Women's History in the Collections

Ku Klux Klan materials
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Women of the Ku Klux Klan: Constitution and Bylaws; Outline of Principles and Teachings; recruitment card.

This ephemera c. 1927 from the Women of the Ku Klux Klan was found in Coxsackie, New York, and was part of a museum accession that also included Klan robes and hoods. These artifacts are representative of widespread KKK activity in New York State in the 1920s. An estimated 80,000 New Yorkers belonged to the Klan. In fact, New York had the seventh highest membership in the nation. The Albany-Schenectady-Troy area had an estimated 11,000 members, but Klan rallies, parades, and burning crosses were reported statewide, from the state headquarters in Binghamton to Long Island, from Buffalo to the Catskills. As opposed to the anti-black animus in the South, the primary targets of the Klan in New York were Roman Catholics, Jews, immigrants generally, and "Bolsheviks" (the common 1920s name for communists).

Nationwide, as many as half a million women were members of Women of the Ku Klux Klan (WKKK). The Tri-K for Girls was the female youth group. It may seem surprising that women were involved in the Klan, but many elements of the Klan's platform were intended to appeal to women. Although Klanswomen did not enjoy equality with Klansmen, Klan rhetoric glorified the purity of womanhood and the sanctity of the home. Enforcing Prohibition was a cornerstone of the KKK's "reform" agenda. In this the Klan shared a position held by many progressive reformers, including many suffragists and feminists, who condemned the use of alcohol as detrimental to society. (For a similar view, see the Women's Christian Temperance Union quilt also on this web site.) The Klan opposed "vice" in all forms, including prostitution and gambling. The Klan in the 1920s was active in electoral politics to achieve some of its objectives, and therefore it supported women's right to vote--that is, it supported Klan women voting for Klan-endorsed candidates. Klanswomen also participated in boycotts of businesses owned by Jews and others who were not considered "100% American" (anyone not native-born, white, and Protestant).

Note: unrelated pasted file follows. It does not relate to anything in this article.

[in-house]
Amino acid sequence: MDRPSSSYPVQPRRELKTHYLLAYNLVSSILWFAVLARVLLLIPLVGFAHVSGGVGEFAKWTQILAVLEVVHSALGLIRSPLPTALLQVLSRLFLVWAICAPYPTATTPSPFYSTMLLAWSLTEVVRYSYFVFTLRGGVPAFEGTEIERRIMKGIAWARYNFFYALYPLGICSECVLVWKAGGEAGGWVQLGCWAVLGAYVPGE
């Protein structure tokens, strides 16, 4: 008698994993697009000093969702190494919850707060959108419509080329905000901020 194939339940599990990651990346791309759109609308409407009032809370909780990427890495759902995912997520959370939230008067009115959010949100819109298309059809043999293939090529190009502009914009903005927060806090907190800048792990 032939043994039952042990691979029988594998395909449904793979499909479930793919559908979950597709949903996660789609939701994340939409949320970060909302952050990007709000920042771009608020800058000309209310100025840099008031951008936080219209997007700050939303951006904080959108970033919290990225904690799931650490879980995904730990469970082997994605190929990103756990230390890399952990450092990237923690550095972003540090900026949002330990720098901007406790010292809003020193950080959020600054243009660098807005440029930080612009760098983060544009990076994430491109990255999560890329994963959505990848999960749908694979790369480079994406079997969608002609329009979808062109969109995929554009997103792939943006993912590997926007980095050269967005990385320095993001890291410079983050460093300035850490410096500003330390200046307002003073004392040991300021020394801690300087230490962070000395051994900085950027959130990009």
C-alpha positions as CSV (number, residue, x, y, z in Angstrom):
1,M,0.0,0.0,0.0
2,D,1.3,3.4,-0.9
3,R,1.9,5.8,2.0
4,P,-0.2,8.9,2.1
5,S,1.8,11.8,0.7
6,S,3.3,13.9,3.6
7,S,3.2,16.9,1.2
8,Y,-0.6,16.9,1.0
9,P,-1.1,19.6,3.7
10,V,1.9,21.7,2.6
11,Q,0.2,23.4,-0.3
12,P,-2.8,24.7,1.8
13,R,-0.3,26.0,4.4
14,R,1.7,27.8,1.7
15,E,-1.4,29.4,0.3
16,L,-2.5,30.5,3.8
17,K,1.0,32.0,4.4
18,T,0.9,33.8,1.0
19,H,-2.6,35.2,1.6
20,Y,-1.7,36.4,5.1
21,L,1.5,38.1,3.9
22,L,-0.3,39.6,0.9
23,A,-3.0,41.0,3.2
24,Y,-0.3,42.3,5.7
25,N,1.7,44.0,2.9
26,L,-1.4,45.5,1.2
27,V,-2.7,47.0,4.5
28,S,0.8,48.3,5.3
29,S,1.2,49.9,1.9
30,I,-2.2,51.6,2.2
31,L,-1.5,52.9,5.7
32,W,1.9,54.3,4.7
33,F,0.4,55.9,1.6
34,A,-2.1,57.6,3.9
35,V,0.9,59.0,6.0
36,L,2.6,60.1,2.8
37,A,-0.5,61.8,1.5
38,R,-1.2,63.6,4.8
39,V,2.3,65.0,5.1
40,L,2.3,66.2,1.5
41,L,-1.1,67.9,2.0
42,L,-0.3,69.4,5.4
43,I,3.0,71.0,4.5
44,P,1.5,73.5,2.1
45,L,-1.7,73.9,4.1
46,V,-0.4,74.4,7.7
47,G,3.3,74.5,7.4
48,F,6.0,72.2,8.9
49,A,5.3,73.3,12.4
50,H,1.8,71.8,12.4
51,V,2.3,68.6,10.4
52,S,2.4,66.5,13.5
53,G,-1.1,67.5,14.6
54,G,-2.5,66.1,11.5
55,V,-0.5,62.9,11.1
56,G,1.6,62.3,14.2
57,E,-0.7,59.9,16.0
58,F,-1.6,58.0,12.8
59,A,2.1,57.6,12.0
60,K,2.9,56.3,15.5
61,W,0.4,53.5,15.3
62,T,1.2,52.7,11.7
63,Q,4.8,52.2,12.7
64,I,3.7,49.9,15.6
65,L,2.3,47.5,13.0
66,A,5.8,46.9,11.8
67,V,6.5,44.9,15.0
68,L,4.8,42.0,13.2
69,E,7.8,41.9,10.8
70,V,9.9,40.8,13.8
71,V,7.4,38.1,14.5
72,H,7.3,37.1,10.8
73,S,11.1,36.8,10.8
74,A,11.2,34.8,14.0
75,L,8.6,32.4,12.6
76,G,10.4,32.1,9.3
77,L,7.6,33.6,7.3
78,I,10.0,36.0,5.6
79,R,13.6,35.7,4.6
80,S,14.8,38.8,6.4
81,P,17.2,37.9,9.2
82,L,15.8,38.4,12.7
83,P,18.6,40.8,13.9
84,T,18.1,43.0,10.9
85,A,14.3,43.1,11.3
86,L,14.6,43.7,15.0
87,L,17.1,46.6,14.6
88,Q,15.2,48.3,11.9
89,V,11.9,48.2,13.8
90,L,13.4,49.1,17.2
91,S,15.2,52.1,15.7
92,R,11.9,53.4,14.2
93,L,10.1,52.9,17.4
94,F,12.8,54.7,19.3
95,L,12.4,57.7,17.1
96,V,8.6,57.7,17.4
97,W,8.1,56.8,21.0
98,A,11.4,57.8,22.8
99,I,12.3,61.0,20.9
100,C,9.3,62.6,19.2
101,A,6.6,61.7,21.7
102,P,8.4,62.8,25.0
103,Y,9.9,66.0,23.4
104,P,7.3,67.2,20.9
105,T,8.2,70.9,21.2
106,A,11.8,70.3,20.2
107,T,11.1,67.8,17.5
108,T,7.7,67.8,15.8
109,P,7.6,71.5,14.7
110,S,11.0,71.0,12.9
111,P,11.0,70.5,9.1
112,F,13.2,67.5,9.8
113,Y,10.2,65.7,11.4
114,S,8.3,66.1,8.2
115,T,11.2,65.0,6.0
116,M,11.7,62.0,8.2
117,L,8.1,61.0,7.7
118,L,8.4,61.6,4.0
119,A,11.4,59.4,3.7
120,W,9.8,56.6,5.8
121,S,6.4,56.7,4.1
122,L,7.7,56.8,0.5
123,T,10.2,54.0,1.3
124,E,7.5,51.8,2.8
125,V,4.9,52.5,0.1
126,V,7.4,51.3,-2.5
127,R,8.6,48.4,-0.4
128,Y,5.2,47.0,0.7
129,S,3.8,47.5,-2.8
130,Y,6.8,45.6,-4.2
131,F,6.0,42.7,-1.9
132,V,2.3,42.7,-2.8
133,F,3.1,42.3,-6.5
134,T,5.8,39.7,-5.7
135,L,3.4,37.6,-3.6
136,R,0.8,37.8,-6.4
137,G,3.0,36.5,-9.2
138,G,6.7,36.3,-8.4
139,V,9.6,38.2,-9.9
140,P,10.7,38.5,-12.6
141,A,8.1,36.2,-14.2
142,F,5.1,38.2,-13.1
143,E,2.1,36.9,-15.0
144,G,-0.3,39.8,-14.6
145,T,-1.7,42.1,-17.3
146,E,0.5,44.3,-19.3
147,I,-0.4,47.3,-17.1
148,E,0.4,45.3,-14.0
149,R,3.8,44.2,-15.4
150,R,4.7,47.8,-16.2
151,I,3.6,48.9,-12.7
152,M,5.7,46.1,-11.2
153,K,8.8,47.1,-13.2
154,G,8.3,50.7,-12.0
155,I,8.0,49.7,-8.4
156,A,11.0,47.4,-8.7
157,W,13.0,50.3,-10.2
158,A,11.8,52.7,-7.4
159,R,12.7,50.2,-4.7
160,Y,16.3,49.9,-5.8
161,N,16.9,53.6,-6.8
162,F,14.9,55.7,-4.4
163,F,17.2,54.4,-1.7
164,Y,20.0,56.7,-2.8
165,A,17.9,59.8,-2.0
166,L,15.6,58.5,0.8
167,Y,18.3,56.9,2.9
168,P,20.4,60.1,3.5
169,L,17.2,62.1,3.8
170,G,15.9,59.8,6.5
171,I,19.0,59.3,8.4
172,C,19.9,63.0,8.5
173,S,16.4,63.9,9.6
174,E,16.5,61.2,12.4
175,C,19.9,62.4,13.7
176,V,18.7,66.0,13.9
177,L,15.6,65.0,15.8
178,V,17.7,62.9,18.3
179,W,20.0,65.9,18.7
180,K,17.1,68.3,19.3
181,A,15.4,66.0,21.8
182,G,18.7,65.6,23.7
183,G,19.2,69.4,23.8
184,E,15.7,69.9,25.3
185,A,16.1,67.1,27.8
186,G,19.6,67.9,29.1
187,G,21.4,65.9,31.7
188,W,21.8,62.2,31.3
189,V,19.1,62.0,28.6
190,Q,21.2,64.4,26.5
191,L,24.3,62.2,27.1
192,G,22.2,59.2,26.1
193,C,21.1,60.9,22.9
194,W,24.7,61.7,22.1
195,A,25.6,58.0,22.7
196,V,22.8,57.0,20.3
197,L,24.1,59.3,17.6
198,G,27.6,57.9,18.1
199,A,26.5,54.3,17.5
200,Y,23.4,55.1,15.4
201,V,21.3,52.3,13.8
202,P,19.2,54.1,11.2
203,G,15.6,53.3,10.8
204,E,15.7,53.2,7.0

Christine Kleinegger, Senior Historian

For questions and comments, contact Christine Kleinegger, Senior Historian ckleineg@mail.nysed.gov
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